The Baccalieu Tickle

16 Jul

July 15, 2019

Day 243

Noon Position: 47 54N 52 51W (approaching the Baccalieu Tickle)

Course(t)/Speed(kts): NNE 6.5

Wind(t/tws): WxS 6

Sea(t/ft): NNE 3 and various

Sky/10ths Cover: High fog then low fog/10

Bar(mb): 1013, rising slowly

Cabin Temp(f): 66

Water Temp(f): 60

Relative Humidity(%): 60

Sail: #2 and main, full; motor sailing until 1400; then sailing.

Noon-to-Noon Miles Made Good (nm): 7:30am departure to noon = 24nm

Miles since departure:  31,843

Leg Newfoundland to Nuuk

Days: 0

Miles: 24

Mo and I departed the Long Pond breakwater at 0730 under power and on a flat calm. Out in the bay, we swung by a grassy point to the NE where new friends Greg and Rick were waving. They were also set to launch a drone that would catch the brave explorer raising sails and pointing his vessel north towards unknown adventure.

As is usual on such occasions, I made a fiddle of it. The main halyard came off the coil knotted and then it wrapped my left boot. This problem solved, I gave the halyard a manly heave only to have the jiffy reef snagged a lower baton.

The drone came in for a close up. I could here Greg’s voice through the speaker, “Need some help there buddy?”

I finally got the sail flying, but it still had a reef tucked in from the ride north. Now it was the reef line’s turn to exit the bag in a knot. That cleaned up, I then tripped over a line on the way back to the cockpit and fell hard on the deck.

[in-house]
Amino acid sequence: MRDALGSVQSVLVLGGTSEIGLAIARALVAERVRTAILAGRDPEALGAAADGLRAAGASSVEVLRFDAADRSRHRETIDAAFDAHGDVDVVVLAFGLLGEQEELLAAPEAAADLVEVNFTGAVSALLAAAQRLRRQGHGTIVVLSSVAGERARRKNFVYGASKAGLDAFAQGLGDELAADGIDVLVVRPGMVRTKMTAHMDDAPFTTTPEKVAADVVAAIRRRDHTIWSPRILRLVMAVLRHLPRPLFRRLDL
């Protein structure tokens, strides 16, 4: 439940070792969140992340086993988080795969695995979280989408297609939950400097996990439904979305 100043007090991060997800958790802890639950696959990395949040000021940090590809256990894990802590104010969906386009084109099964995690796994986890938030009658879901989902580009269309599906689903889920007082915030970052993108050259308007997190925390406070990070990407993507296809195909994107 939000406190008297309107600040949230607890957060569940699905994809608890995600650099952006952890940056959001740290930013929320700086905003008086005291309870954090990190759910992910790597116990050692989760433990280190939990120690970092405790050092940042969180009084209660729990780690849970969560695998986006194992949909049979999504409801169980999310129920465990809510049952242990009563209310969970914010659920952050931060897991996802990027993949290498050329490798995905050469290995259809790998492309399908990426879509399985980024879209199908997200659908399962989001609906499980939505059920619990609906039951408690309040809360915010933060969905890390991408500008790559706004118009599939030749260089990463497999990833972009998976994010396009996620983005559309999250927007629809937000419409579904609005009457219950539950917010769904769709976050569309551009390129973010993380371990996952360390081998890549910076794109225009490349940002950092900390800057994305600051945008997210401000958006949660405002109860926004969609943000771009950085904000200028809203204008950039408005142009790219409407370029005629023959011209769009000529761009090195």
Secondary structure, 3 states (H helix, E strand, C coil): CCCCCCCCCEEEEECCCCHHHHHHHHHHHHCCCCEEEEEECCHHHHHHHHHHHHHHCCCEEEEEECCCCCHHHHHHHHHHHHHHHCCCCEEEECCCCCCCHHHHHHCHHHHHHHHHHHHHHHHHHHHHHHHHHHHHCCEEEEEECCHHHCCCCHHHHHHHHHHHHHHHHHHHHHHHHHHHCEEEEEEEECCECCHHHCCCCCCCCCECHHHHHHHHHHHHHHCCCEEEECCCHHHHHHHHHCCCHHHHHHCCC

The drone approached again. “Let us know when you’ve worked out the kinks and we’ll start rolling film.”

Finally Mo was set. I turned to wave goodbye, goodbye to friends, goodbye to Newfoundland.

But not all of them. In the offing was another friend, Alasdair Black on blue-hulled Serenite, who was headed to an anchorage around from the Baccalieu Tickle, and since that was on my way, I decided to follow.

I’ve learned a few new words since arrival. “Yaffle” is one (rhymes with raffle). Jerry, the Marine Insultant from last week, explained this as “an old fisherman’s term referring to the number of cod a man could carry on one arm.” It has since been generalized to mean “a bunch.” “Hand me a yaffle of paper towels,” said Jerry, sneezing. It has been generalized further to become a filler word. “Oh, shut your yaffle!” said Jerry to his good friend Bill when Bill tried to explain that the glasses Jerry asked to be brought from the truck were actually perched atop his head.

“Tickle” is another. It’s defined by locals (and no one else) as a narrow water passage between two pieces of land, as in the tight squeeze between Baccalieu Island and the point of the long promontory dividing Conception and Trinity Bays.

The sun we had gave way to high fog and then low fog with drizzle. A cold wind came up out of the east.

At the tickle, shearwaters, puffins, murres, petrels, and gannets; minke and humpback whales, and one Canadian coastguard vessel, The Earl Gray.

Here Alasdair and I parted. He steered Serenite for her anchorage and I pointed Mo out to sea.

This article was syndicated from The Figure 8 Voyage

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